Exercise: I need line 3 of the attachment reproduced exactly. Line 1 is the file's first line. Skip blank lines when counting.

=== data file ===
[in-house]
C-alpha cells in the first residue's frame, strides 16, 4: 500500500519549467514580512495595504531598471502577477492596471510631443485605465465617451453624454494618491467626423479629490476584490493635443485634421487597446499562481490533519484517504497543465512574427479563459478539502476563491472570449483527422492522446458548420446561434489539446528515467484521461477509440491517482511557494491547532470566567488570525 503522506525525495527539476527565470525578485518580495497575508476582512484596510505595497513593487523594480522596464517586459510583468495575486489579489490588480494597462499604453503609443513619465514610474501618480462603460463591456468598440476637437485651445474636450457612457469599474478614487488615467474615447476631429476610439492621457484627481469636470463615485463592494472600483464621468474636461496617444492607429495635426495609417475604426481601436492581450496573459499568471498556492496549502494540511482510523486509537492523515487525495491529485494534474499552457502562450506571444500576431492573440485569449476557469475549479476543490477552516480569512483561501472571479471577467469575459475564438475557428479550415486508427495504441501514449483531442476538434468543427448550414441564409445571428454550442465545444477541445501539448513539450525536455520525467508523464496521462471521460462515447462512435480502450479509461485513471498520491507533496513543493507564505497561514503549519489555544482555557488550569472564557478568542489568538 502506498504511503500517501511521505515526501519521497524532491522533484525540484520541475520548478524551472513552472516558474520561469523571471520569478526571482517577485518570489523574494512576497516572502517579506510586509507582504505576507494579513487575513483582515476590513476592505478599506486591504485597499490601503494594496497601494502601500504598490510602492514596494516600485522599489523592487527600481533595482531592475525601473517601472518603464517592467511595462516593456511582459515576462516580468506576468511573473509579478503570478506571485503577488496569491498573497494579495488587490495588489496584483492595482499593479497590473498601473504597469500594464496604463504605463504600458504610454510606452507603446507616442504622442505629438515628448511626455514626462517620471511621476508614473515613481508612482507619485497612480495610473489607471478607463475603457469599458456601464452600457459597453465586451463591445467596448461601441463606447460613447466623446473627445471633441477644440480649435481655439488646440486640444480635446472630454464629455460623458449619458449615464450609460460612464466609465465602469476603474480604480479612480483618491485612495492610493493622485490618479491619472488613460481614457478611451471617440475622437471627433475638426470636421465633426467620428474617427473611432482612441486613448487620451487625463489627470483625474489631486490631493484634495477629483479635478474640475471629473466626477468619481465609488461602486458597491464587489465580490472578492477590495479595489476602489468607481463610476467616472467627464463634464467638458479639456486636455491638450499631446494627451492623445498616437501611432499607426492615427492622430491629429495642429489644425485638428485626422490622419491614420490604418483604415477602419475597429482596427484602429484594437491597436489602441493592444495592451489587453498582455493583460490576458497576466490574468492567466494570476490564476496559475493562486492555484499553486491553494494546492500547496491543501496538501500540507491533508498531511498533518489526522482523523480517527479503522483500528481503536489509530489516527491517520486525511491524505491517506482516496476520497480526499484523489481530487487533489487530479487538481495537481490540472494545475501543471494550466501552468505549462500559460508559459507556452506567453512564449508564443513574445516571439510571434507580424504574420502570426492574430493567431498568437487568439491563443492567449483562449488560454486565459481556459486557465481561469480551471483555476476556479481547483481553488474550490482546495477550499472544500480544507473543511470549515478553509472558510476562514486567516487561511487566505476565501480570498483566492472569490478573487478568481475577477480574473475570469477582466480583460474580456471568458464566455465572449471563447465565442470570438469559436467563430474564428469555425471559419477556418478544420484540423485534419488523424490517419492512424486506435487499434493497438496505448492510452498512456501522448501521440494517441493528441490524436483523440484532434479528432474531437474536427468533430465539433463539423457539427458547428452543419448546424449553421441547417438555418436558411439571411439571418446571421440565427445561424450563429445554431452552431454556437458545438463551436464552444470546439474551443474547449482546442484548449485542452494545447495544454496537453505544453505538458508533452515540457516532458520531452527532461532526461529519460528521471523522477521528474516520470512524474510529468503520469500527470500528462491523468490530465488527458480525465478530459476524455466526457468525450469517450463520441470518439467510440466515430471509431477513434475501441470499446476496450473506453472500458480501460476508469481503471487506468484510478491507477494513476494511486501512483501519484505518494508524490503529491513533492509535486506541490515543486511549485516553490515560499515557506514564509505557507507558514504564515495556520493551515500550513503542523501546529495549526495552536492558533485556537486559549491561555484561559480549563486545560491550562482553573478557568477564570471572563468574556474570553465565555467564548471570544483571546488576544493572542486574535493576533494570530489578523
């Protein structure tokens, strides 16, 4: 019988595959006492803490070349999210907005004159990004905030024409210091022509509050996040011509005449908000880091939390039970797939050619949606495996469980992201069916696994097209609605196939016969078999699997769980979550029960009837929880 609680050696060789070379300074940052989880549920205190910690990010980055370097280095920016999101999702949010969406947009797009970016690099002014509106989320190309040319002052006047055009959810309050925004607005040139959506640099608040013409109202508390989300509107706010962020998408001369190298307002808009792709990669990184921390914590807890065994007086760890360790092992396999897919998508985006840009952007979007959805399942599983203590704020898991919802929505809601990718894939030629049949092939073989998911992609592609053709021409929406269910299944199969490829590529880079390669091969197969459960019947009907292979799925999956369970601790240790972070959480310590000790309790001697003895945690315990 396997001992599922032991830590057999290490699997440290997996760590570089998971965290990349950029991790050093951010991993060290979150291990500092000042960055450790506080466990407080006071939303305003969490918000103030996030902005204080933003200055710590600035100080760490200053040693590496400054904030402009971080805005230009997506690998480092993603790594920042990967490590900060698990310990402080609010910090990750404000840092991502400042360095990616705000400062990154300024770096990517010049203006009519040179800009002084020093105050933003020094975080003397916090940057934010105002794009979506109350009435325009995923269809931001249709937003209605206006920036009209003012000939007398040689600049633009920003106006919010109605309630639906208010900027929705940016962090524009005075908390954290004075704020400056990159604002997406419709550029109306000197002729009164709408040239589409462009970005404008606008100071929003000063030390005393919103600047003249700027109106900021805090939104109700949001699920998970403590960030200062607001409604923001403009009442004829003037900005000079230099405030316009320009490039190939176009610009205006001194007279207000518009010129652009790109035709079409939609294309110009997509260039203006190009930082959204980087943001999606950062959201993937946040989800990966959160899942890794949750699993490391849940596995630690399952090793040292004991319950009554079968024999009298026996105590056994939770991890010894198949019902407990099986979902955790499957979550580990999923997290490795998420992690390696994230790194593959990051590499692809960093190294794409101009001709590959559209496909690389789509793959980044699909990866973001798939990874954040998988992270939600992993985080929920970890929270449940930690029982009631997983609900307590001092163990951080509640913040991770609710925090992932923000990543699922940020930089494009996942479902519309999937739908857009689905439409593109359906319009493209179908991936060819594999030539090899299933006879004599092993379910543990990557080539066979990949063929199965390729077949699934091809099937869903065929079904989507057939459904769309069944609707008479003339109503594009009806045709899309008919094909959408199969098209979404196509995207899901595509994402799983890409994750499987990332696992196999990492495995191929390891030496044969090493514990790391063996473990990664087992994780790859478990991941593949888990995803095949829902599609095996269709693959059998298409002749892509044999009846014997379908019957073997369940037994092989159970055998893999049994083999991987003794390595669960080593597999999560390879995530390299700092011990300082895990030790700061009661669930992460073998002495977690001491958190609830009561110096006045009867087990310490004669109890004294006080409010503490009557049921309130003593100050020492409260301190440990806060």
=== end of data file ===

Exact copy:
């Protein structure tokens, strides 16, 4: 019988595959006492803490070349999210907005004159990004905030024409210091022509509050996040011509005449908000880091939390039970797939050619949606495996469980992201069916696994097209609605196939016969078999699997769980979550029960009837929880 609680050696060789070379300074940052989880549920205190910690990010980055370097280095920016999101999702949010969406947009797009970016690099002014509106989320190309040319002052006047055009959810309050925004607005040139959506640099608040013409109202508390989300509107706010962020998408001369190298307002808009792709990669990184921390914590807890065994007086760890360790092992396999897919998508985006840009952007979007959805399942599983203590704020898991919802929505809601990718894939030629049949092939073989998911992609592609053709021409929406269910299944199969490829590529880079390669091969197969459960019947009907292979799925999956369970601790240790972070959480310590000790309790001697003895945690315990 396997001992599922032991830590057999290490699997440290997996760590570089998971965290990349950029991790050093951010991993060290979150291990500092000042960055450790506080466990407080006071939303305003969490918000103030996030902005204080933003200055710590600035100080760490200053040693590496400054904030402009971080805005230009997506690998480092993603790594920042990967490590900060698990310990402080609010910090990750404000840092991502400042360095990616705000400062990154300024770096990517010049203006009519040179800009002084020093105050933003020094975080003397916090940057934010105002794009979506109350009435325009995923269809931001249709937003209605206006920036009209003012000939007398040689600049633009920003106006919010109605309630639906208010900027929705940016962090524009005075908390954290004075704020400056990159604002997406419709550029109306000197002729009164709408040239589409462009970005404008606008100071929003000063030390005393919103600047003249700027109106900021805090939104109700949001699920998970403590960030200062607001409604923001403009009442004829003037900005000079230099405030316009320009490039190939176009610009205006001194007279207000518009010129652009790109035709079409939609294309110009997509260039203006190009930082959204980087943001999606950062959201993937946040989800990966959160899942890794949750699993490391849940596995630690399952090793040292004991319950009554079968024999009298026996105590056994939770991890010894198949019902407990099986979902955790499957979550580990999923997290490795998420992690390696994230790194593959990051590499692809960093190294794409101009001709590959559209496909690389789509793959980044699909990866973001798939990874954040998988992270939600992993985080929920970890929270449940930690029982009631997983609900307590001092163990951080509640913040991770609710925090992932923000990543699922940020930089494009996942479902519309999937739908857009689905439409593109359906319009493209179908991936060819594999030539090899299933006879004599092993379910543990990557080539066979990949063929199965390729077949699934091809099937869903065929079904989507057939459904769309069944609707008479003339109503594009009806045709899309008919094909959408199969098209979404196509995207899901595509994402799983890409994750499987990332696992196999990492495995191929390891030496044969090493514990790391063996473990990664087992994780790859478990991941593949888990995803095949829902599609095996269709693959059998298409002749892509044999009846014997379908019957073997369940037994092989159970055998893999049994083999991987003794390595669960080593597999999560390879995530390299700092011990300082895990030790700061009661669930992460073998002495977690001491958190609830009561110096006045009867087990310490004669109890004294006080409010503490009557049921309130003593100050020492409260301190440990806060």